Topical Area: Maternal, Perinatal and Pediatric Nutrition
To investigate the evidence for the effect of protein and energy via enteral nutrition on identified outcomes in very low birthweight preterm infants.
Methods : A literature search was conducted using EMBASE, CINAHL, Cochrane Central and PubMed databases for the period of January 1980-November 2017 for all peer-reviewed articles examining preterm infant nutrition. A multidisciplinary volunteer expert Workgroup and staff screened articles according to defined inclusion criteria (randomized controlled trials, enteral fed preterm infants with birthweight < 1500 gm, economically developed nations). Studies that evaluated the effect of adding protein-energy in enteral feeding, compared to a control group, were included. Data was extracted and risk of bias was evaluated using the Academy’s Quality Criteria Checklist and Cochrane’s Risk of Bias Tool. Data was summarized and conclusion statements were developed and graded for each identified outcome using the GRADE framework and Academy methodology.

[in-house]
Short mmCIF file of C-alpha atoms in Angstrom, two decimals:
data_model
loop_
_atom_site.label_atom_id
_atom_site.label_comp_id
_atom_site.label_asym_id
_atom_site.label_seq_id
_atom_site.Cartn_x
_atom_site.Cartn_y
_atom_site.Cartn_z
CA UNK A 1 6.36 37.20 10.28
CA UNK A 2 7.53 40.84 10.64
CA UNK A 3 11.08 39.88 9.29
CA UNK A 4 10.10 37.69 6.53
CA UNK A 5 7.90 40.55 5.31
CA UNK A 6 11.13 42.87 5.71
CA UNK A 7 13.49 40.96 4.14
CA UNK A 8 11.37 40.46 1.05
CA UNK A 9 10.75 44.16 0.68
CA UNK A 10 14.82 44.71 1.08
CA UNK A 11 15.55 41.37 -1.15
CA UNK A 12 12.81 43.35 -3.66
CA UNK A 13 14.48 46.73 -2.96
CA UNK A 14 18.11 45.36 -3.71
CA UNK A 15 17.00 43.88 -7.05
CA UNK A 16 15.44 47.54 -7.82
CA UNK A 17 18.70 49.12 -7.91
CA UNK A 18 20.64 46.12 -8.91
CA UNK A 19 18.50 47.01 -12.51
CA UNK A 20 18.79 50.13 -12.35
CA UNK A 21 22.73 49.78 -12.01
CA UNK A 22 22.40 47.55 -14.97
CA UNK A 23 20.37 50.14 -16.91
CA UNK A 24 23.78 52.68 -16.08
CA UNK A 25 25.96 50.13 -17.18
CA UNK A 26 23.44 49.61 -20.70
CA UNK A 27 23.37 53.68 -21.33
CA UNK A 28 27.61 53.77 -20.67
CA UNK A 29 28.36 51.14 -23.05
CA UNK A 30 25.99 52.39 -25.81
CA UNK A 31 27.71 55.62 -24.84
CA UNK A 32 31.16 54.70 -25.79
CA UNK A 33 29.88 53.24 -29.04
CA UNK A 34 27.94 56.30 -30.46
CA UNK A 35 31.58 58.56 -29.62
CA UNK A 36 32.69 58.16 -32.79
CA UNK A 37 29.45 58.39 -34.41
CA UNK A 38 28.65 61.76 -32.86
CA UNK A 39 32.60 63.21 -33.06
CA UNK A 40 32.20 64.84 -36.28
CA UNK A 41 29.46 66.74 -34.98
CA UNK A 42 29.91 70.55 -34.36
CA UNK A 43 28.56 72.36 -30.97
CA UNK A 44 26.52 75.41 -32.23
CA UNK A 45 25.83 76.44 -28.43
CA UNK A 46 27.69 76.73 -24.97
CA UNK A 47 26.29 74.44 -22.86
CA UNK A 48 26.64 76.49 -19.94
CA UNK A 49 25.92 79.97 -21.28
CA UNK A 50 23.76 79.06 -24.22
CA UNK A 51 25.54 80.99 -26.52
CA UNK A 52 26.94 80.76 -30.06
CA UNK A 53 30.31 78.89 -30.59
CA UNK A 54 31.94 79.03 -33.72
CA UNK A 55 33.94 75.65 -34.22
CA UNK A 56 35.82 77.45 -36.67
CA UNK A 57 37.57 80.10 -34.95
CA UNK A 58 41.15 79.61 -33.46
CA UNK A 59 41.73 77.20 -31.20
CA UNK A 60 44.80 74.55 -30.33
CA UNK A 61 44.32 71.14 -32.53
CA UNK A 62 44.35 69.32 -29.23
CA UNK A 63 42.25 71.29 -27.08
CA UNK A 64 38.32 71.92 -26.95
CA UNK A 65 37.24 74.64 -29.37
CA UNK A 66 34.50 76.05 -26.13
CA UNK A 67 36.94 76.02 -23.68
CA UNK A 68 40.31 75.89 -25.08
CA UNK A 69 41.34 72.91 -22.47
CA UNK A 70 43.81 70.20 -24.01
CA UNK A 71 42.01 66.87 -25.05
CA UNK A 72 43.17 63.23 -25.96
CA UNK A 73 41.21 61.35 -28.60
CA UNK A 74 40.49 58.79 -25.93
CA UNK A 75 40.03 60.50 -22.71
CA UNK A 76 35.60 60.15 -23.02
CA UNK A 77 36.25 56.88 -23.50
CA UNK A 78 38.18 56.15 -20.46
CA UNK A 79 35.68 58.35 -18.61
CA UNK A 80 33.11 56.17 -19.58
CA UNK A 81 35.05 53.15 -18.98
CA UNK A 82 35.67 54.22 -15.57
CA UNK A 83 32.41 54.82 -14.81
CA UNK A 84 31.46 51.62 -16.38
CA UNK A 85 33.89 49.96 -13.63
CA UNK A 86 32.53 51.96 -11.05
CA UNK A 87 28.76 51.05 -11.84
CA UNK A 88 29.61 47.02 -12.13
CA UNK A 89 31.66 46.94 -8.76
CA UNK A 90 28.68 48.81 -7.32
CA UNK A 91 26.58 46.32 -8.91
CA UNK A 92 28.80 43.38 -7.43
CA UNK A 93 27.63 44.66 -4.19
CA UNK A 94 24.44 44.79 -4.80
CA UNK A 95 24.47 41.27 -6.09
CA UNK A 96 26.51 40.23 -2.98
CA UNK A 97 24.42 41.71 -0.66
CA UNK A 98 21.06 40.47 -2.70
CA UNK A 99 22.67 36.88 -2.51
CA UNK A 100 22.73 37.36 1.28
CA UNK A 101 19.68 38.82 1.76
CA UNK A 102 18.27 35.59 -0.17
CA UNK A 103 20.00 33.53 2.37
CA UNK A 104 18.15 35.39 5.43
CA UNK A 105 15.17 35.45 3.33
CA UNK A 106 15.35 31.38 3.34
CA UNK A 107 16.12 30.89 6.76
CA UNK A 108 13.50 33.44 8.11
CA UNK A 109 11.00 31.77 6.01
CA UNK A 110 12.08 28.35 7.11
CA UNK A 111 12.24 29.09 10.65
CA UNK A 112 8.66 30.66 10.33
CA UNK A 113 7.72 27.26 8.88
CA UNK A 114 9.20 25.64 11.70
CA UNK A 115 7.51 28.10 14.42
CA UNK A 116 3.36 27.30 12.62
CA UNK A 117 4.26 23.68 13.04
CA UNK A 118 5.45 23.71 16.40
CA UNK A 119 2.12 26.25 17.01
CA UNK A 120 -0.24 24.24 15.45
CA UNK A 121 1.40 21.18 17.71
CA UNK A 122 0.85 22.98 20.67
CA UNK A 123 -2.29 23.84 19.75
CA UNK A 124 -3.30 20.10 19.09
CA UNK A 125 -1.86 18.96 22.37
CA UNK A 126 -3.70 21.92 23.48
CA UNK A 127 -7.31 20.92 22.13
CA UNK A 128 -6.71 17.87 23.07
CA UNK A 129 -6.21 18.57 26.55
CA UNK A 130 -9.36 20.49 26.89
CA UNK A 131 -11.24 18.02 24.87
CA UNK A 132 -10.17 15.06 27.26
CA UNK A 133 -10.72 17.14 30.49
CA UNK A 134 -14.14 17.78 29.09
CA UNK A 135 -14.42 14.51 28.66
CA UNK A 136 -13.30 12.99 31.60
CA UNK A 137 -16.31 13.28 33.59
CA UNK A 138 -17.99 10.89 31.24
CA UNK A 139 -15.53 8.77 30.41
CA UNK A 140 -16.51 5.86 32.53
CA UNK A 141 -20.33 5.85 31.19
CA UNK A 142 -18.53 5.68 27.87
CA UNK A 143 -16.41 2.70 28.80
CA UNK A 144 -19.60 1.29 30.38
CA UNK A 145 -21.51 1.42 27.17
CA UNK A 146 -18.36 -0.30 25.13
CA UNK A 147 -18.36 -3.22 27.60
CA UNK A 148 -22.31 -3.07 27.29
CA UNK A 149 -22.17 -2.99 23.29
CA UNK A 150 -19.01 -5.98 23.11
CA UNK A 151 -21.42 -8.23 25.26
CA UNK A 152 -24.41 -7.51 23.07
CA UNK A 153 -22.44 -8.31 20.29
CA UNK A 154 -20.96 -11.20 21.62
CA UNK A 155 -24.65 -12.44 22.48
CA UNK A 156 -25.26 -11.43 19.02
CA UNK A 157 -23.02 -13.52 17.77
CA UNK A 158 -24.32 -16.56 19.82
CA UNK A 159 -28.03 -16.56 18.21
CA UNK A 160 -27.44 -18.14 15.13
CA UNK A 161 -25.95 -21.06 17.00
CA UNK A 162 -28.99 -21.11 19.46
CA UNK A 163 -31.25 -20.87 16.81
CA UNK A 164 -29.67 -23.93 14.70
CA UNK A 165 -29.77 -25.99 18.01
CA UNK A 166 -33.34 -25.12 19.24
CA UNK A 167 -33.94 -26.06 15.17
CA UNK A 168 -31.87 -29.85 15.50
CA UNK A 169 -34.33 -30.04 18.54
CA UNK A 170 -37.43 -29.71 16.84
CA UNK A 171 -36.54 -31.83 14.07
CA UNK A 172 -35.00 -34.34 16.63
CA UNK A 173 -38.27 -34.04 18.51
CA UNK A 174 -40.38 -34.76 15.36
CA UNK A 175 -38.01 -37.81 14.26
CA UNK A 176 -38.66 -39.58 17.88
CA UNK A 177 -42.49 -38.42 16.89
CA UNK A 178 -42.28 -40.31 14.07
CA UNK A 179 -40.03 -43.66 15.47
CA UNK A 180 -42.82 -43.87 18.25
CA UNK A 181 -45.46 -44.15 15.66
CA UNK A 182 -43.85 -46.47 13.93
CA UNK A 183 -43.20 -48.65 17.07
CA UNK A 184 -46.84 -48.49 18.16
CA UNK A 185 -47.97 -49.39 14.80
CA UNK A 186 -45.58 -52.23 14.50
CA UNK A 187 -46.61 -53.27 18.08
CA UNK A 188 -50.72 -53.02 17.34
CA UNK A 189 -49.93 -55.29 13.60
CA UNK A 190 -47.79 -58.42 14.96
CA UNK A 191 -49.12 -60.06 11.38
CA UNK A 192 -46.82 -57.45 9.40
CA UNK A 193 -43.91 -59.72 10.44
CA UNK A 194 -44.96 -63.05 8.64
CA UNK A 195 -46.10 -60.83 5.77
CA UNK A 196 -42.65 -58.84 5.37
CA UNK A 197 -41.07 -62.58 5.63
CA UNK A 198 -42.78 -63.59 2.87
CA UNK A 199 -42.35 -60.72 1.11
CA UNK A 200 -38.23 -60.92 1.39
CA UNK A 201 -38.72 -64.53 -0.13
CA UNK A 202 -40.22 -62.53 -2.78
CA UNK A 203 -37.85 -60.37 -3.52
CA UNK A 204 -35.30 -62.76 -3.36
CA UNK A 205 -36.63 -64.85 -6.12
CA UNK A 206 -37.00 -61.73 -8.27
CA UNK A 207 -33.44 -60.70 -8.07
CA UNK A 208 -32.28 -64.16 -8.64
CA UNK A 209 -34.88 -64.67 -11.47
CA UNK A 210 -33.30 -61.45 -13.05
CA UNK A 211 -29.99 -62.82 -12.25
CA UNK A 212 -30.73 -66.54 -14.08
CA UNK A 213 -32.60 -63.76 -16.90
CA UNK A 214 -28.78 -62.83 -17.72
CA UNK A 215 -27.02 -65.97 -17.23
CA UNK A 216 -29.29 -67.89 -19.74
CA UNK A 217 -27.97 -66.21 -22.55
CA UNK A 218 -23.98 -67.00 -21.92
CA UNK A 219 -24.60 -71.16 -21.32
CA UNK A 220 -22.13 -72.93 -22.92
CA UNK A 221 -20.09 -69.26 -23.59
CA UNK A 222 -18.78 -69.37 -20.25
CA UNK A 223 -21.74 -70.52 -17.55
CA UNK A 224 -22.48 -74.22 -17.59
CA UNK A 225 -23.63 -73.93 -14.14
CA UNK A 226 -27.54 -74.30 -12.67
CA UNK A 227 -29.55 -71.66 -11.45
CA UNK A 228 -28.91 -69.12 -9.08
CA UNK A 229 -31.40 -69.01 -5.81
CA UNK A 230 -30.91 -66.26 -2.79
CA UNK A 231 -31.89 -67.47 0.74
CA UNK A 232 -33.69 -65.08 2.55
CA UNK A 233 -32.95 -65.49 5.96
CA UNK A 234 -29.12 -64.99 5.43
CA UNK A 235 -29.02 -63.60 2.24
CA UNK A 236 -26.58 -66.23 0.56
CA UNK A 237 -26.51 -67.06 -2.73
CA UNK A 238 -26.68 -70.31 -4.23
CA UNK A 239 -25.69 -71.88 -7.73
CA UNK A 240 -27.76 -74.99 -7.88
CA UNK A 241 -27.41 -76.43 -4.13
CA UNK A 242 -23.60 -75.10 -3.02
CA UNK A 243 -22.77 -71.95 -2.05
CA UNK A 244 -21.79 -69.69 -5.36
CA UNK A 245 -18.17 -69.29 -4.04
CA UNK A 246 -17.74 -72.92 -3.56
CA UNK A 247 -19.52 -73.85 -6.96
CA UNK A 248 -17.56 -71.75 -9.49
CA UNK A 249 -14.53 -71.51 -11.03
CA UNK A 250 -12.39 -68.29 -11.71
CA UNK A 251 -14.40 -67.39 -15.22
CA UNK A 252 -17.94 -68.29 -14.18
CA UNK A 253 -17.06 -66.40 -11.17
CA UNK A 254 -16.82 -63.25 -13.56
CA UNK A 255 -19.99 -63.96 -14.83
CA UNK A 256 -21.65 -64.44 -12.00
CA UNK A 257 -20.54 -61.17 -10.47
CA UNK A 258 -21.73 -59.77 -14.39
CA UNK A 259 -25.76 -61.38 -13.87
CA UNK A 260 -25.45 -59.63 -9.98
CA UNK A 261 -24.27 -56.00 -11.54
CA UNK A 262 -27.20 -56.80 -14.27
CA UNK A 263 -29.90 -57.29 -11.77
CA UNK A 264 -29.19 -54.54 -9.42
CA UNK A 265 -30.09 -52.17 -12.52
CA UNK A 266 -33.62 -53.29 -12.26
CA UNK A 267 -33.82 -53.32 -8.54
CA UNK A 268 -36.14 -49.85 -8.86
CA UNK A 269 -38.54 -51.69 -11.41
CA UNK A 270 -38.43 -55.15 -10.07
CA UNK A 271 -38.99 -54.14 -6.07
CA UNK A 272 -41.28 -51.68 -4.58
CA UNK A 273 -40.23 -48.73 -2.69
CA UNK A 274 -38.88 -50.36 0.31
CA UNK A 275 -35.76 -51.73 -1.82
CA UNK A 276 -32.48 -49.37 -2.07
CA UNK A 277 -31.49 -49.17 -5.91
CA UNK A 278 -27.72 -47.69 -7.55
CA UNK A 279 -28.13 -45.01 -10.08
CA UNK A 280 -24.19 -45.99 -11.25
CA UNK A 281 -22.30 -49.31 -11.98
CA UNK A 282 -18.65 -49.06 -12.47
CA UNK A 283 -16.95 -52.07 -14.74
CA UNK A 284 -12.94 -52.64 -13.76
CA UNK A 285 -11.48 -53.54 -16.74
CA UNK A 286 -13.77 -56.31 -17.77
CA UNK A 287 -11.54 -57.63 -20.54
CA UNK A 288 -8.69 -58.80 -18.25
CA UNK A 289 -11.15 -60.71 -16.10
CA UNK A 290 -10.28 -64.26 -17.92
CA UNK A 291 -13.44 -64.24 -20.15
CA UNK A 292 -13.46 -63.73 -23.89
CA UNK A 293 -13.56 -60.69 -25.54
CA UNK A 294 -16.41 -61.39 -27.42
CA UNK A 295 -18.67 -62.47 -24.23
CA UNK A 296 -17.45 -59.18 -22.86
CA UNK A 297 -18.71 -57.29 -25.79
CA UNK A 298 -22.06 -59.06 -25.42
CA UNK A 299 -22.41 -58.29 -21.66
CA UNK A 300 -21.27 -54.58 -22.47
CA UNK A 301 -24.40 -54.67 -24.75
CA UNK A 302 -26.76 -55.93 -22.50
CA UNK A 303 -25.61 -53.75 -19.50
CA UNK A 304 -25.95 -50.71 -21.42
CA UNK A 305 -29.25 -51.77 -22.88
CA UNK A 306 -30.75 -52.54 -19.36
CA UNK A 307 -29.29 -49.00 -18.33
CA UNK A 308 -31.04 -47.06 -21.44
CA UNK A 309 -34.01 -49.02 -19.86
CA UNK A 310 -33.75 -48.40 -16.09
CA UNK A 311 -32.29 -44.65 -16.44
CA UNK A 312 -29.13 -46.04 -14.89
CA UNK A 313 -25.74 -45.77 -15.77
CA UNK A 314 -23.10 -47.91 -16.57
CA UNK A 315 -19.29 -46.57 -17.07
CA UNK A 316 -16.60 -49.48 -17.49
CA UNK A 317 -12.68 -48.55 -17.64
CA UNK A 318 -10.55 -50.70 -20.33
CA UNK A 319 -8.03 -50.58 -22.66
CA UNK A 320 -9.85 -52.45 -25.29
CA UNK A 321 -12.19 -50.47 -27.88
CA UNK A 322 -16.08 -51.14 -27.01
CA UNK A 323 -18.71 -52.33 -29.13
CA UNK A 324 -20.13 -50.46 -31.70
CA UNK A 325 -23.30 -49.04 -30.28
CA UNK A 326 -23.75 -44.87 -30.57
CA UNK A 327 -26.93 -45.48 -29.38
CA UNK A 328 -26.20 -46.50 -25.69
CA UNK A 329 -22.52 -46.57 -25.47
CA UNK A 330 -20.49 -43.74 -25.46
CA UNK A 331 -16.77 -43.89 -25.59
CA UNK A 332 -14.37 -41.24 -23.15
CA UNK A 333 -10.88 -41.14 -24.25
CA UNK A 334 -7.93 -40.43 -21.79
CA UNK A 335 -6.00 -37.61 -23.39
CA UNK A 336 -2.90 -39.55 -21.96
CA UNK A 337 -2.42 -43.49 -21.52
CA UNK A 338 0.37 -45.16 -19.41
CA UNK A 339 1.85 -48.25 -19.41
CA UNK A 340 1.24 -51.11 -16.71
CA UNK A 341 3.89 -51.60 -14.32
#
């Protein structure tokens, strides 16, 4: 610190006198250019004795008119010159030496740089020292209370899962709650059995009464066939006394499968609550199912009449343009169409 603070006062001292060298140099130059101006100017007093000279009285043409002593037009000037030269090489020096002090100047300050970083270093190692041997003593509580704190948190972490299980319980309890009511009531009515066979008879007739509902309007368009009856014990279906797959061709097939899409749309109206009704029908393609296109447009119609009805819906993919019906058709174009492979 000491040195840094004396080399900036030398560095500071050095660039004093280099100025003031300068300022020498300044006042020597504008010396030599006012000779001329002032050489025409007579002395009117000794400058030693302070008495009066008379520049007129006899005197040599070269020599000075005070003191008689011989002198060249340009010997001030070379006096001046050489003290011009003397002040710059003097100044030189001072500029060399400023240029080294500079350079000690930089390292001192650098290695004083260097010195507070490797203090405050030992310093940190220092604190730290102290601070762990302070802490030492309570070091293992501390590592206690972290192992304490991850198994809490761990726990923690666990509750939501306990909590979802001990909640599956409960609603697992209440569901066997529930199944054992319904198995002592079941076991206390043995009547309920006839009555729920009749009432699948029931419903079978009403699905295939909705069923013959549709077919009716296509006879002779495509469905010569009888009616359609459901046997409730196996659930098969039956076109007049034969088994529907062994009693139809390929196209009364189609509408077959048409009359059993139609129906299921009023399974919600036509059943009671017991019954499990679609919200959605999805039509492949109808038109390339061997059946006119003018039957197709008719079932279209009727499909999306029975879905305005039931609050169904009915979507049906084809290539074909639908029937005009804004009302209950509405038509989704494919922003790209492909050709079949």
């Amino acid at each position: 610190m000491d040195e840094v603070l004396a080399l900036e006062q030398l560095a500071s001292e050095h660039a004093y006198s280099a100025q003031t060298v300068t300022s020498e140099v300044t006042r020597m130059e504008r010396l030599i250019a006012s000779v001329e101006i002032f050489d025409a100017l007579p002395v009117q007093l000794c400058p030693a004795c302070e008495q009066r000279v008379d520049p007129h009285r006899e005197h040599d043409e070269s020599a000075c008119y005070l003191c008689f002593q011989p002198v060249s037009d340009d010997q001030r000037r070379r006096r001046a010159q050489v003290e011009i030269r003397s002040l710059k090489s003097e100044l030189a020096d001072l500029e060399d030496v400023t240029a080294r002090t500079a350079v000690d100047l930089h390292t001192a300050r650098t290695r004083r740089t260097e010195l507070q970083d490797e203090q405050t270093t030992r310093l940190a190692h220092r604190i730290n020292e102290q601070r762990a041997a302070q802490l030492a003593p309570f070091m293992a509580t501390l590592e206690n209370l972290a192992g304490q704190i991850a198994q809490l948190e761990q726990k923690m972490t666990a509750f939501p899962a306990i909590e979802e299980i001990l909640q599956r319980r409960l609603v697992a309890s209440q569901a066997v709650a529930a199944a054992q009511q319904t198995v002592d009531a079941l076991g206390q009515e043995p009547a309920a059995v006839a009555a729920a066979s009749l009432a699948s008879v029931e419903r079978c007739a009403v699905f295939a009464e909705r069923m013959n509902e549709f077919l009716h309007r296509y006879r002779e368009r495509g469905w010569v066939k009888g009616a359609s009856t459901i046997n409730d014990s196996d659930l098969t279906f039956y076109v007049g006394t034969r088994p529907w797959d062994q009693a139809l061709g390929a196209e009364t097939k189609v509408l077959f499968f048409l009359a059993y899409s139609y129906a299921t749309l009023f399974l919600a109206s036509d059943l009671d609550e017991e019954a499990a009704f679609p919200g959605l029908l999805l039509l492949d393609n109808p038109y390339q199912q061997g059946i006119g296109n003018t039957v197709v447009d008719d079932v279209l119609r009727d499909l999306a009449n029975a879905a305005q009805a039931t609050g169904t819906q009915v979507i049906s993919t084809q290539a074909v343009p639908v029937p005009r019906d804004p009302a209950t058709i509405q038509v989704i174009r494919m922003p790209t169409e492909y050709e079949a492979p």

Results : The search identified in 25,264 articles, and five articles were included. Two included studies had low risk of bias. The remaining studies had bias in the following Cochrane domains: selection (2), performance (2), and attrition (1). Eight conclusion statements were developed, five were graded as limited evidence, and three were graded as having fair evidence. Protein-energy fortification was found to have a significant positive effect on weight gain (SMD (95%CI): 1.24 (0.26,2.22)) in human milk fed VLBW preterm infants, however, no evidence of effect was found in formula or mixed fed infants. Limited evidence suggests a significant effect on fat free mass (MD (95% CI): 179 g (28.5, 386.5)) after 30 days, but no effect on fat mass. No significant effect was found on necrotizing enterocolitis, anemia, length, head circumference, or days to full feeds.
Evidence was lacking regarding the effect of protein-energy fortification on identified outcomes in VLBW preterm infants. Available evidence was low in quality due to small sample sizes and heterogeneity in study populations (formula fed, human milk fed), interventions (amount of protein) and reporting of methods (protein prescription vs actual intake) and outcomes.
Funding Sources : Academy of Nutrition and Dietetics
Academy Of Nutrition And Dietetics
Academy of Nutrition and Dietetics
Nutrition Research Lead/Associate Professor
University of Calgary/Alberta Health Sevices
Professor of Pediatrics and Nutrition
Case Western Reserve University School of Medicine